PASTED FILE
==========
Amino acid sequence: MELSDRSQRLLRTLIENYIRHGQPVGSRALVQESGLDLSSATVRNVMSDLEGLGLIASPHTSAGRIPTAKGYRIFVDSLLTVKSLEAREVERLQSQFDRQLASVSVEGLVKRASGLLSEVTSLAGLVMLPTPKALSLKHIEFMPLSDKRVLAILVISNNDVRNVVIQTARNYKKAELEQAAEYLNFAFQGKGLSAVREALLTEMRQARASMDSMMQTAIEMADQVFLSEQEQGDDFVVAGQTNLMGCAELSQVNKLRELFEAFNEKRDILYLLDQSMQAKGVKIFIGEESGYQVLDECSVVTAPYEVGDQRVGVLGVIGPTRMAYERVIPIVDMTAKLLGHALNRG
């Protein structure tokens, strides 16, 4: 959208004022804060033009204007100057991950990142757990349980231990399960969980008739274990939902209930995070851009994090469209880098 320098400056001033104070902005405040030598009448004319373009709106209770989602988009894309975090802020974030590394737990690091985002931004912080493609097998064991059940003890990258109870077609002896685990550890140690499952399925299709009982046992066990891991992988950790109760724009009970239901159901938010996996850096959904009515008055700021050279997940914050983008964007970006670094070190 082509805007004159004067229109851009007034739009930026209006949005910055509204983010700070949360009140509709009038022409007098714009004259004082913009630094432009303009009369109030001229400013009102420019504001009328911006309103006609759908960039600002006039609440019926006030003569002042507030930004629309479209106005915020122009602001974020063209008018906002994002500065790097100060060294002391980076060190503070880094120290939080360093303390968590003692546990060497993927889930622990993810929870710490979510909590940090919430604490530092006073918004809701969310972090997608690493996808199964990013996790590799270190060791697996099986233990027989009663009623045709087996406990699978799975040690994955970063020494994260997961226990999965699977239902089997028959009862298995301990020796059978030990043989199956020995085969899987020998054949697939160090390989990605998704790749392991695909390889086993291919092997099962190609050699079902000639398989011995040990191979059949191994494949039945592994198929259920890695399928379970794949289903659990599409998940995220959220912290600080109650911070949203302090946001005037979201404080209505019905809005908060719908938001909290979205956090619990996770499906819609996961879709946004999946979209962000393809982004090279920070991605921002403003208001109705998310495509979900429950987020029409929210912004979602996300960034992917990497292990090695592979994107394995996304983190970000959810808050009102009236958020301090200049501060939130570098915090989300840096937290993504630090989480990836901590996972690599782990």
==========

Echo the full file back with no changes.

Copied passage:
Amino acid sequence: MELSDRSQRLLRTLIENYIRHGQPVGSRALVQESGLDLSSATVRNVMSDLEGLGLIASPHTSAGRIPTAKGYRIFVDSLLTVKSLEAREVERLQSQFDRQLASVSVEGLVKRASGLLSEVTSLAGLVMLPTPKALSLKHIEFMPLSDKRVLAILVISNNDVRNVVIQTARNYKKAELEQAAEYLNFAFQGKGLSAVREALLTEMRQARASMDSMMQTAIEMADQVFLSEQEQGDDFVVAGQTNLMGCAELSQVNKLRELFEAFNEKRDILYLLDQSMQAKGVKIFIGEESGYQVLDECSVVTAPYEVGDQRVGVLGVIGPTRMAYERVIPIVDMTAKLLGHALNRG
């Protein structure tokens, strides 16, 4: 959208004022804060033009204007100057991950990142757990349980231990399960969980008739274990939902209930995070851009994090469209880098 320098400056001033104070902005405040030598009448004319373009709106209770989602988009894309975090802020974030590394737990690091985002931004912080493609097998064991059940003890990258109870077609002896685990550890140690499952399925299709009982046992066990891991992988950790109760724009009970239901159901938010996996850096959904009515008055700021050279997940914050983008964007970006670094070190 082509805007004159004067229109851009007034739009930026209006949005910055509204983010700070949360009140509709009038022409007098714009004259004082913009630094432009303009009369109030001229400013009102420019504001009328911006309103006609759908960039600002006039609440019926006030003569002042507030930004629309479209106005915020122009602001974020063209008018906002994002500065790097100060060294002391980076060190503070880094120290939080360093303390968590003692546990060497993927889930622990993810929870710490979510909590940090919430604490530092006073918004809701969310972090997608690493996808199964990013996790590799270190060791697996099986233990027989009663009623045709087996406990699978799975040690994955970063020494994260997961226990999965699977239902089997028959009862298995301990020796059978030990043989199956020995085969899987020998054949697939160090390989990605998704790749392991695909390889086993291919092997099962190609050699079902000639398989011995040990191979059949191994494949039945592994198929259920890695399928379970794949289903659990599409998940995220959220912290600080109650911070949203302090946001005037979201404080209505019905809005908060719908938001909290979205956090619990996770499906819609996961879709946004999946979209962000393809982004090279920070991605921002403003208001109705998310495509979900429950987020029409929210912004979602996300960034992917990497292990090695592979994107394995996304983190970000959810808050009102009236958020301090200049501060939130570098915090989300840096937290993504630090989480990836901590996972690599782990």